In the third issue of this mini-series, Batman attempts to fight his way into (and then out of) police headquarters in order to retrieve evidence and a sample of his own blood that was found by the federal cops.
Pope continues to impress in this series in a number of ways. His visual rendering of sound effects continues to be very expressive and integrated into the artwork. For example, the sound waves from Batman’s “ultrasonic” weapon are rendered with the e’s in “eeeeee” looking like scratchy little musical notes. Artistic representations of sound effects always run the risk of being cheesy, but Pope manages to make them an important part of the overall piece.
He is also able to unify theme and plot. When the FPC unleashes their dogs, shouting “Go Dogs Go!” it symbolizes the entire animal pack mentality of the FPC, with its “Wolf” and “Tiger” teams. It is this pack mentality that Batman has been fighting against for three issues, and Pope has cleverly literalized it in the narrative.
Thirdly, when we see Batman tearing towards the reader on his motorcycle, his face looks like the front of the old 30s or 40s Batmobile grill. Pope’s representation of chrome wheels in motion is quite exciting. In fact, the motorbike itself now becomes a character. In some panels, you can clearly see the “face” and the “body” of it, just as much as any human character. The artwork blurs the line between the man and his tools. Overall, Paul Pope continues to use motion, light, force and sound as active characters in telling this story.
Pope’s Batman continues to surprise me in the little details that are changed. Instead of a batarang or some other predictably bat-prefixed custom gadgetry, he uses gear that would be used by mountain climbers, such as the steel rings and other bits of hardware recognizable from the real world. Such minor touches immerse the reader in the story by making it seem “real”.
It does seem that there is at least one contradiction between Pope’s Batman and his own description of the character: In some interviews, Pope described Batman as being incredibly wealthy and having vast technological resources at his disposal. While it would take someone a considerable investment in time, energy and money to operate independently as “the Batman”, thus far, I haven’t seen a lot of evidence that Pope’s “Year 100” Batman is stinking rich. There’s no car, no Bat-copter, and no elaborate underground lair. There is a souped-up (and admittedly exciting) motorcycle, and some people working covertly in an apartment, but that is not the same thing. However, this doesn’t really detract from the quality of the story itself, but it is an odd incongruity.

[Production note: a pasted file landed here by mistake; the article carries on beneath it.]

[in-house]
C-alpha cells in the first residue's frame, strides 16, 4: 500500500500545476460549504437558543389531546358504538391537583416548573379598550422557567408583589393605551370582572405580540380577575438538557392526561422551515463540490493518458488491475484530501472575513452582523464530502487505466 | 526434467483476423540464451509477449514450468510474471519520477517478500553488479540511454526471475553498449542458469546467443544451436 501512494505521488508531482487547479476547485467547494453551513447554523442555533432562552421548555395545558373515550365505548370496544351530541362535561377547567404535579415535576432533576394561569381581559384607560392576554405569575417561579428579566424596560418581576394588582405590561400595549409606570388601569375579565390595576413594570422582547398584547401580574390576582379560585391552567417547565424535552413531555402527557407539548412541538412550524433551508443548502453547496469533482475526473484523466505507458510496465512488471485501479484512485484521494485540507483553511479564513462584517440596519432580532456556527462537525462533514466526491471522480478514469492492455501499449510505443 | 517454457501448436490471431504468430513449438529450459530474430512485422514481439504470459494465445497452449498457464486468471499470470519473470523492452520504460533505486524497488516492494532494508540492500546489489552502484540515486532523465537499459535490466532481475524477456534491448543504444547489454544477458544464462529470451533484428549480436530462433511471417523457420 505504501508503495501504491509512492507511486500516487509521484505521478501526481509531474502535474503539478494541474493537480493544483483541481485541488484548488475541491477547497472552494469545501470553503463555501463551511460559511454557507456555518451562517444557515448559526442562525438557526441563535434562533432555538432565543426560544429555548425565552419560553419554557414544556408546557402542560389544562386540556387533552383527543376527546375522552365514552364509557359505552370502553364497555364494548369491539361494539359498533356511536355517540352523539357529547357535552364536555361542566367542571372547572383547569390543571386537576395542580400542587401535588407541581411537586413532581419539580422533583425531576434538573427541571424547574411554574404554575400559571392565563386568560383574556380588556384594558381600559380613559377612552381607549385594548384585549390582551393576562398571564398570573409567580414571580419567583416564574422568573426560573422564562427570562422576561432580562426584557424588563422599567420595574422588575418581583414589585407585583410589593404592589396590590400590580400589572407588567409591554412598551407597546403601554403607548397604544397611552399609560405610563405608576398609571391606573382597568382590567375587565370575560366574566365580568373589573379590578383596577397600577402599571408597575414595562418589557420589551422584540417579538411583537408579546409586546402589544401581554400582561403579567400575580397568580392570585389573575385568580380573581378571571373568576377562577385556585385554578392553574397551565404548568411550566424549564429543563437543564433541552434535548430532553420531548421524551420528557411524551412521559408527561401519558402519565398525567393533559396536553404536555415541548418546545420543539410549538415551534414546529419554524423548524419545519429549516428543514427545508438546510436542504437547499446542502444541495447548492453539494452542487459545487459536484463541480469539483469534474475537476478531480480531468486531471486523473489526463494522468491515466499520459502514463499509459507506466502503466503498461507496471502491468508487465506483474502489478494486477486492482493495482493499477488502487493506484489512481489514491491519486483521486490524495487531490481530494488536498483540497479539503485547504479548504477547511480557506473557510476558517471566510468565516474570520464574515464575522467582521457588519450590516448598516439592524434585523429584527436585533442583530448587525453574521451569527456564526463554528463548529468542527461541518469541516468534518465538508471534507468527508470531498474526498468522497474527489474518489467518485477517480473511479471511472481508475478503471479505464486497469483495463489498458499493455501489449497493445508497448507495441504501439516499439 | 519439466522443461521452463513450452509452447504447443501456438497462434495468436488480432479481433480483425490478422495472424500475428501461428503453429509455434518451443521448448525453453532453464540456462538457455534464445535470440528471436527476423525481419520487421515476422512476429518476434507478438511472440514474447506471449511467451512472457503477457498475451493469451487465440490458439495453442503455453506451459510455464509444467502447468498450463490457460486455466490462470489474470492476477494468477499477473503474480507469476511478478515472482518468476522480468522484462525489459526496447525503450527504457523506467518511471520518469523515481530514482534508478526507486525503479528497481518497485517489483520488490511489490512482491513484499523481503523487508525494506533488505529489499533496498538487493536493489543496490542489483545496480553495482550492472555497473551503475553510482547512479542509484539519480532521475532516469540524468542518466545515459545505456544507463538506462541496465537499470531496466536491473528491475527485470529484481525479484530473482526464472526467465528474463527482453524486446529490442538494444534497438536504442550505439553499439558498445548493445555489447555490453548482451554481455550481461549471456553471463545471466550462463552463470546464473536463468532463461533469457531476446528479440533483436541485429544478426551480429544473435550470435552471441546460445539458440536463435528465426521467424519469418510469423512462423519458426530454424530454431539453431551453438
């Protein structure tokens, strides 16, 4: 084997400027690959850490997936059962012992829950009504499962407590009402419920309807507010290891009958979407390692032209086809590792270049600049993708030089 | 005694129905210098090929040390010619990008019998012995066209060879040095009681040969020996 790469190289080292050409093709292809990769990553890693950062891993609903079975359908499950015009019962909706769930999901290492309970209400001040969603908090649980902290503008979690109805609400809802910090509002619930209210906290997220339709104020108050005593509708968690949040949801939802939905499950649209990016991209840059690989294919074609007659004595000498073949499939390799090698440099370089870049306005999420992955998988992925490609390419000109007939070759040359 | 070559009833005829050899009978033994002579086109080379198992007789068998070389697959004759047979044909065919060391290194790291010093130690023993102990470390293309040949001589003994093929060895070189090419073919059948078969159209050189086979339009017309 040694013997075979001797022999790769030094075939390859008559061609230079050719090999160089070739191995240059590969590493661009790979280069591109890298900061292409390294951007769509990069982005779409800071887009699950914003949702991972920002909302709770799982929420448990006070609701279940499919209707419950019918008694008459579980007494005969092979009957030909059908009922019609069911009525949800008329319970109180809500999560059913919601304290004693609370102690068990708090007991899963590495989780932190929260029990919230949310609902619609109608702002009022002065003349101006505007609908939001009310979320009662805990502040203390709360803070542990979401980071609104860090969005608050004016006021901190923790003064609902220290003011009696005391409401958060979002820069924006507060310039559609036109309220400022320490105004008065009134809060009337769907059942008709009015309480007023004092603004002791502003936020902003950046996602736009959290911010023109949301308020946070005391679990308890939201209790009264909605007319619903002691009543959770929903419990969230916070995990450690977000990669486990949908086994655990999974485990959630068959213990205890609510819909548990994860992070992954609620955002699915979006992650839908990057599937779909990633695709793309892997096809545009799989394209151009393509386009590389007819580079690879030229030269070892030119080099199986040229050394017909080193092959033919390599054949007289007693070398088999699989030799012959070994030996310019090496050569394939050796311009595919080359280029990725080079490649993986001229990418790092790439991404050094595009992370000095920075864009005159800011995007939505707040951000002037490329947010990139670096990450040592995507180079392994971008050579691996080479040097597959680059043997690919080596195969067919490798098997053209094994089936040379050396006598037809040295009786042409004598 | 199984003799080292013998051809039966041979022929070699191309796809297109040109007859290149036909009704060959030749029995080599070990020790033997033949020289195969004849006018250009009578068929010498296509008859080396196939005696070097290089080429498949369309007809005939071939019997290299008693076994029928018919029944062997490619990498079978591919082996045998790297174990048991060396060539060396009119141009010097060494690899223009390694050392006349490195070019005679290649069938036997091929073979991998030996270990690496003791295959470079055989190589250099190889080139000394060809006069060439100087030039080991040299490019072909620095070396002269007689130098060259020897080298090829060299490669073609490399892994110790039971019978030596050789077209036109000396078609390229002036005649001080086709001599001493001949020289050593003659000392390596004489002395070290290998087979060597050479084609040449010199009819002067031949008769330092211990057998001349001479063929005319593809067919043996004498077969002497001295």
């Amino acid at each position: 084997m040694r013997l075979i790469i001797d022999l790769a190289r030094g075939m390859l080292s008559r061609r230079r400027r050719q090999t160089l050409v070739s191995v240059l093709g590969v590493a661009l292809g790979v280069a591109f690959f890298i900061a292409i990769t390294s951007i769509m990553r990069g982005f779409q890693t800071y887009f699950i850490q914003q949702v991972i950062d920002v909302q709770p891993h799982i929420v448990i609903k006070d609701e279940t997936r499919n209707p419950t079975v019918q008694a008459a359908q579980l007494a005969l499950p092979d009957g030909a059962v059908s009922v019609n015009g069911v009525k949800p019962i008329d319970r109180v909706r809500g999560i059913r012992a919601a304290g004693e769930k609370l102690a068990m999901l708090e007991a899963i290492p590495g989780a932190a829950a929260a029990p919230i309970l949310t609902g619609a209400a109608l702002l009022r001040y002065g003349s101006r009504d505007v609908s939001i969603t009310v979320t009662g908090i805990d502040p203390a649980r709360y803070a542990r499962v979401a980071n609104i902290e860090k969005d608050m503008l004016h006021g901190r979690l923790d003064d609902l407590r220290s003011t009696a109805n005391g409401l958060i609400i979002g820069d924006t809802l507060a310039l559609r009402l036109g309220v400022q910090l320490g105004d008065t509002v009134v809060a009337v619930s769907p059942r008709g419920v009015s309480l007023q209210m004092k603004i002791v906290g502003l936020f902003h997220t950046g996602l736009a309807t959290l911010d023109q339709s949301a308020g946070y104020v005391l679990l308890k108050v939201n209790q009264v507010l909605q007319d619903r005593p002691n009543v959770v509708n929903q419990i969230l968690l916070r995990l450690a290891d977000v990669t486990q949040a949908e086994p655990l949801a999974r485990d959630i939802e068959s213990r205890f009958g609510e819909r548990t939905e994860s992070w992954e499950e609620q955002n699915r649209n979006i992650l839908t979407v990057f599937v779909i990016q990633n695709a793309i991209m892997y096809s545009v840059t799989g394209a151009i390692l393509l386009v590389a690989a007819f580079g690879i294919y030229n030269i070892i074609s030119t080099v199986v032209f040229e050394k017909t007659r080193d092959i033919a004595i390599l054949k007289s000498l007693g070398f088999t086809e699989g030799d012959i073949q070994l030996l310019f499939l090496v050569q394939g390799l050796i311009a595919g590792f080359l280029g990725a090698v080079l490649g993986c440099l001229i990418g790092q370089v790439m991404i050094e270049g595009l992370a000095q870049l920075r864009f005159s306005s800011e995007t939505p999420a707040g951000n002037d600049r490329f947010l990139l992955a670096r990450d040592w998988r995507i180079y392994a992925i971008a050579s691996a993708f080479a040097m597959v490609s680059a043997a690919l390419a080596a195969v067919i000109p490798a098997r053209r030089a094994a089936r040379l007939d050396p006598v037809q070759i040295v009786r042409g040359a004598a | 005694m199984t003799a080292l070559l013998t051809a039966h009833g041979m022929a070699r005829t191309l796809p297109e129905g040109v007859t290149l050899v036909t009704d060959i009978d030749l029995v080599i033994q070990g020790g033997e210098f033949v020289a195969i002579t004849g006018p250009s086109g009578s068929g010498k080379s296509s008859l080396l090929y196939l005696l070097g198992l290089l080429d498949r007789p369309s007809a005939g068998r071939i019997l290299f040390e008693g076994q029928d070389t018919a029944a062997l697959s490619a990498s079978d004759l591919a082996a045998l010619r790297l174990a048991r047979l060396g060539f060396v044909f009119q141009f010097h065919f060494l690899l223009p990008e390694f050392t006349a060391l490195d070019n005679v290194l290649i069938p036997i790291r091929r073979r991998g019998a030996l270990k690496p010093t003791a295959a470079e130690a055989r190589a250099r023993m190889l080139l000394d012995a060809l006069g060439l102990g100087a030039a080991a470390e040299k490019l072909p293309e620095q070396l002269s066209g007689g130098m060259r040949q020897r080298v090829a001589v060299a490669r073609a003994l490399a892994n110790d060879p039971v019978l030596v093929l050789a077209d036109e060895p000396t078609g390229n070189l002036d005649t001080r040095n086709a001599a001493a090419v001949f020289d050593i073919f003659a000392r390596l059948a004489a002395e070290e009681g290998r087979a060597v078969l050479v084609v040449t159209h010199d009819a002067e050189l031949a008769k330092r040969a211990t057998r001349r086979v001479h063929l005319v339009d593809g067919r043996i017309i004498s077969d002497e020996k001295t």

There are some other minor contradictions in the series: in issue #2, Bats can’t talk properly with his “teeth” in (gnarled, ceramic monster dentures, worn to scare the feces out of his opponents). However, in this third issue, he speaks as clear as a bell while wearing his unique mouth gear. Another reviewer also pointed out that it seemed unlikely that the FPC’s rabid pursuit dogs would be way up on a rooftop chasing Batman in the first place.
In spite of these eccentricities or even outright errors, I must admit that I never questioned or even noticed these things the first time. It doesn’t even matter now, because I’ve come away accepting it as part of an original interpretation of the Batman character. Dramatically, it all works. Paul Pope’s scaled-down, “underground” approach to Batman really appeals to readers interested in creative takes on the character. He brings much more tension to the whole vigilante idea, and places more emphasis on the physical and mental capabilities (i.e. the success or failure) of the man behind the mask.
The high quality of the series so far means that readers, myself included, will have great expectations going into the final issue of this mini-series. Given his track record thus far, it is a safe bet that Paul Pope will satisfy his audience with his final explanation behind the mystery of the “Bat-man of Gotham”.